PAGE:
GE Introduces New Evaporation/Solidification Technology to Meet US EPA Wastewater Discharge Guidelines for Steam Electric and Coal-Fired Power Plants
GE Evaporation/Solidification System Specifically Designed for Flue Gas Desulfurization Wastewater
GE’s Current Biological and Chemical Systems Also Will Meet New EPA Rules
New GE Solution is Cost-Effective, Reduces Capital and Operational Expenses
ORLANDO—November 17, 2015—GE (NYSE: GE) today introduced a new evaporation/solidification technology for flue gas desulfurization (FGD) to meet the recently released U.S. Environmental Protection Agency (EPA) guidelines governing wastewater discharge from steam electric and coal-fired power plants. GE is showcasing its evaporation technologies, chemical solutions and biological treatments to meet the new EPA effluent limitations guidelines (ELGs) at the International Water Conference, taking place November 16-19, 2015, in Orlando.
The new EPA ELGs will reduce or eliminate toxic metals and other pollutants from entering surface waters from steam electric power plants. The new rules specifically address FGD wastewater from coal-fired power plants and identify chemical precipitation followed by biological treatment as the best available technology for treating and discharging the waste from existing plants and evaporation/pozzolanic solidification for new facilities. In addition, the ELGs identify the evaporation/solidification approach as a best available technology for eliminating FGD waste streams from existing power plants under a voluntary incentive program.
GE’s new evaporation/solidification technology reduces chemical addition, sludge handling and energy costs. It reduces the long-term environmental risks associated with the discharge of FGD purge water and other liquid streams from power plants. The system produces high-quality water for recycle and reuse. Specifically designed for FGD wastewater, it is cost-effective and offers significant reductions in both capital and operating expenses compared to traditional Zero Liquid Discharge (ZLD) systems. GE’s new evaporation/solidification technology provides power plants with maximum flexibility because it can treat FGD wastewater from any type of coal and removes the risk of meeting stringent discharge requirements by eliminating liquid discharge to waterways. This new approach also significantly reduces the risks to operators associated with the management of solid landfill waste.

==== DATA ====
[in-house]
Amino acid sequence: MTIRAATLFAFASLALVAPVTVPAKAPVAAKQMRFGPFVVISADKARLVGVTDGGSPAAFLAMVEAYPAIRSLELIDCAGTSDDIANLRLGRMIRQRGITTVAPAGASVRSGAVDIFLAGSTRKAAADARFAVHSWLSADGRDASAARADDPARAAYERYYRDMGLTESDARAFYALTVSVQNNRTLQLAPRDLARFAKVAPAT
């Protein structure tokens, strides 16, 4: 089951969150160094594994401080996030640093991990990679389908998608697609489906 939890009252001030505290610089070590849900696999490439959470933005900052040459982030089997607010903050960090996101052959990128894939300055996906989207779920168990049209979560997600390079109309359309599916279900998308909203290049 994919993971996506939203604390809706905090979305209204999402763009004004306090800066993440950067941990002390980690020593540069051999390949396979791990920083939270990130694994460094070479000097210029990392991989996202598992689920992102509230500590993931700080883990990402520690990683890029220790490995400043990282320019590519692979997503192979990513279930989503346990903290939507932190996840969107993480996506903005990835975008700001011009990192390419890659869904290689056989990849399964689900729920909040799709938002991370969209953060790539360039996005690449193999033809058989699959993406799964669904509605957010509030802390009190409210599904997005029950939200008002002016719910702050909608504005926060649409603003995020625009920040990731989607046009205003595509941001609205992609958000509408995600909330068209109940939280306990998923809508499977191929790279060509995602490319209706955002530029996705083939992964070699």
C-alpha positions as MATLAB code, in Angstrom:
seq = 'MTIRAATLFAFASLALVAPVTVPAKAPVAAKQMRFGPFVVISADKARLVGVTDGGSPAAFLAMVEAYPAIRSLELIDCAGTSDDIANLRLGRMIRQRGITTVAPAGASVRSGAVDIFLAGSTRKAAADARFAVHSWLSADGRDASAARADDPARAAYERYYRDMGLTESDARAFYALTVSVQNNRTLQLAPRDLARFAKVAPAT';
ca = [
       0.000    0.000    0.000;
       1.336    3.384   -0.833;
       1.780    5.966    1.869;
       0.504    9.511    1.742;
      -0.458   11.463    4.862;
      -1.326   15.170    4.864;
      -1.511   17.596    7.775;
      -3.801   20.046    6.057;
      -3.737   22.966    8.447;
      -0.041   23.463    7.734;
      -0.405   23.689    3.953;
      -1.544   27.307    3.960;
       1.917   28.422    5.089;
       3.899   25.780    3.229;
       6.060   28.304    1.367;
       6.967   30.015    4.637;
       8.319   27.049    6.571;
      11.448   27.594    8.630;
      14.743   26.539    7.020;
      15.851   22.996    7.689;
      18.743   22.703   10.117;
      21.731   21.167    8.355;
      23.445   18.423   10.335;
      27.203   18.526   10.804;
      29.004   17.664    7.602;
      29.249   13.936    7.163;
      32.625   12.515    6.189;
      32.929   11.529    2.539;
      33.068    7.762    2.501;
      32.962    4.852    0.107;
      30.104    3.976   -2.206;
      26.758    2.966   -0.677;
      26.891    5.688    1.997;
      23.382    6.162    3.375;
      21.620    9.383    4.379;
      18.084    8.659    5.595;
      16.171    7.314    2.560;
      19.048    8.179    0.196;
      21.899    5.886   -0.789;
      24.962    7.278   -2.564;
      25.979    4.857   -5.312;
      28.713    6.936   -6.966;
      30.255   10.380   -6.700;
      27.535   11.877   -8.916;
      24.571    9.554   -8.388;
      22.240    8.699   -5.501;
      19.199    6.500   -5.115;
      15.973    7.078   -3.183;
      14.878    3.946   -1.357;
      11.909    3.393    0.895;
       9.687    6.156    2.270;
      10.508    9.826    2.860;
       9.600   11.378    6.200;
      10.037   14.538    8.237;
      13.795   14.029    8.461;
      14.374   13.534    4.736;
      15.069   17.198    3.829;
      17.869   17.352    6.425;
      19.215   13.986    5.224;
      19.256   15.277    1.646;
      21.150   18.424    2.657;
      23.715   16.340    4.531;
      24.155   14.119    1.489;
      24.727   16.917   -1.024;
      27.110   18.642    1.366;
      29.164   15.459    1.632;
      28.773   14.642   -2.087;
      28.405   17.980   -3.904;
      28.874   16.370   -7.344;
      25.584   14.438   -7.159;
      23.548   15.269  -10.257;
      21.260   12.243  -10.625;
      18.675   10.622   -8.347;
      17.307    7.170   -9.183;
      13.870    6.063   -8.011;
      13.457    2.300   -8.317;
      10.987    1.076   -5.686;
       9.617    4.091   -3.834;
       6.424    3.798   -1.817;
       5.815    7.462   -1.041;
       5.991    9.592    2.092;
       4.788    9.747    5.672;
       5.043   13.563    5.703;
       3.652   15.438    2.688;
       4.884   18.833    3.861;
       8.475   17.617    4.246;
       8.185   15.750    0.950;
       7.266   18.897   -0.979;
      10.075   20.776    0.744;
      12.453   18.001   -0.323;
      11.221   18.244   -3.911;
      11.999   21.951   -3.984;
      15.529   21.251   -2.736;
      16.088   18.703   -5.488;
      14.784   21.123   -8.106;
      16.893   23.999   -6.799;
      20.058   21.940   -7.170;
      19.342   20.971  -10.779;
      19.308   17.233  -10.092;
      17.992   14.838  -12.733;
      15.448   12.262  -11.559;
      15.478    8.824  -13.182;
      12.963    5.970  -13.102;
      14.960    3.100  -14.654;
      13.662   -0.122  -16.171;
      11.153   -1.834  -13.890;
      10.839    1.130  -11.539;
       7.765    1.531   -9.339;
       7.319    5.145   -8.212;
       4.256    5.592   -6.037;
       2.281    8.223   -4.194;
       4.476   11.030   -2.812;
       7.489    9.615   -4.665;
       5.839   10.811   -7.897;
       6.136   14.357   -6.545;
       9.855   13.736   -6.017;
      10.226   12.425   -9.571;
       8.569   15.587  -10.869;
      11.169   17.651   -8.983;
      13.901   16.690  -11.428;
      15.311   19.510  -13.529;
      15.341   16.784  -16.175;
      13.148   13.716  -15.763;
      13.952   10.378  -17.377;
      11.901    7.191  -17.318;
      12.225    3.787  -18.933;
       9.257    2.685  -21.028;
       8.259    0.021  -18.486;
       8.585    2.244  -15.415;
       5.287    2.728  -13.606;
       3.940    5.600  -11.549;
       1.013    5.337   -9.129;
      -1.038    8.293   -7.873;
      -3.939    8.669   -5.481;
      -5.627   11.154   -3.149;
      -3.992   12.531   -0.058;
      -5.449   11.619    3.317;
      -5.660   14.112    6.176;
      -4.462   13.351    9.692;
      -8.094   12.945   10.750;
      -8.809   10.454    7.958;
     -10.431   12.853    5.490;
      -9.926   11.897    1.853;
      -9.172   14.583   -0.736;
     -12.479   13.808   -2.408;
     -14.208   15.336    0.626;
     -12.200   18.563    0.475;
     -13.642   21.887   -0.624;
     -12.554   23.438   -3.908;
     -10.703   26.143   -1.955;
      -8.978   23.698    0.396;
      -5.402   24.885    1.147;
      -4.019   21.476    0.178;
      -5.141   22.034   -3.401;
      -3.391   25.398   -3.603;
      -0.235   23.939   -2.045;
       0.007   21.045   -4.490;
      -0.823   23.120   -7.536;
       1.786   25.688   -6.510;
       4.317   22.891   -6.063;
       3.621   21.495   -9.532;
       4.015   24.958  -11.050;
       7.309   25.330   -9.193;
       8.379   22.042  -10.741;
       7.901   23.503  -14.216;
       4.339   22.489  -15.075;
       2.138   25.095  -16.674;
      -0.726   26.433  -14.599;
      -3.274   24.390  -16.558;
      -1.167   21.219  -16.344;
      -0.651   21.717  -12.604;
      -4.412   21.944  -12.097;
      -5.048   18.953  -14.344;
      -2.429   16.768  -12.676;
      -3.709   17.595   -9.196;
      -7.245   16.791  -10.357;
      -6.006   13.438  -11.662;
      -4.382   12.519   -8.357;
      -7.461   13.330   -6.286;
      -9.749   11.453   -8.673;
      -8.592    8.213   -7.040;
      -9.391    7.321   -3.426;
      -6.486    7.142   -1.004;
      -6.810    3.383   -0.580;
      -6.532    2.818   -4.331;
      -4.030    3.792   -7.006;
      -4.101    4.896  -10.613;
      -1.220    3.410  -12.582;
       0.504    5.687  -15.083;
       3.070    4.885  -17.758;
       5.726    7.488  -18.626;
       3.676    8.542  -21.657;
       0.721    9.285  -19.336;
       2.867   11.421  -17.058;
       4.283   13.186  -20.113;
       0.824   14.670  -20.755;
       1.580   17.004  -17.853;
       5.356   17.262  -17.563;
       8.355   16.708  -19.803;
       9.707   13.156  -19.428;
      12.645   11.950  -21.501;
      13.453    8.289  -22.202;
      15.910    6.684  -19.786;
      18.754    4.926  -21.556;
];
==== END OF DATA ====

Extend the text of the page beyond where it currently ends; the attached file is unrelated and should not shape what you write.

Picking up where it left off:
“For many years, GE has been providing industrial users with solutions for tough-to-treat wastewater. With the EPAs latest ruling on effluent limitations guidelines, coal-fired and steam electric power plants can confidently meet the wide range of new federal regulations with GE’s innovative evaporative ZLD technologies, chemical solutions and biological treatments,” said Kevin Cassidy, general manager, engineered systems—water and process technologies for GE Power.
GE’s technology portfolio for FGD treatment includes chemical solutions such as MetClear* for advanced metals, arsenic and mercury removal; ABMet* biological treatment for selenium and nitrate removal; and the new FGD evaporation/solidification process for eliminating liquid pollutants and discharge to waterways.
The new EPA ELGs apply directly to FGD purge stream treatment and do not allow internal dilution. Power plants can either treat and discharge their waste streams or eliminate it with an evaporation system. Each power plant must comply between 2018 and 2023, depending on when a new Clean Water Act permit is needed.
For more information, please visit http://www.gewater.com/ELGs.html.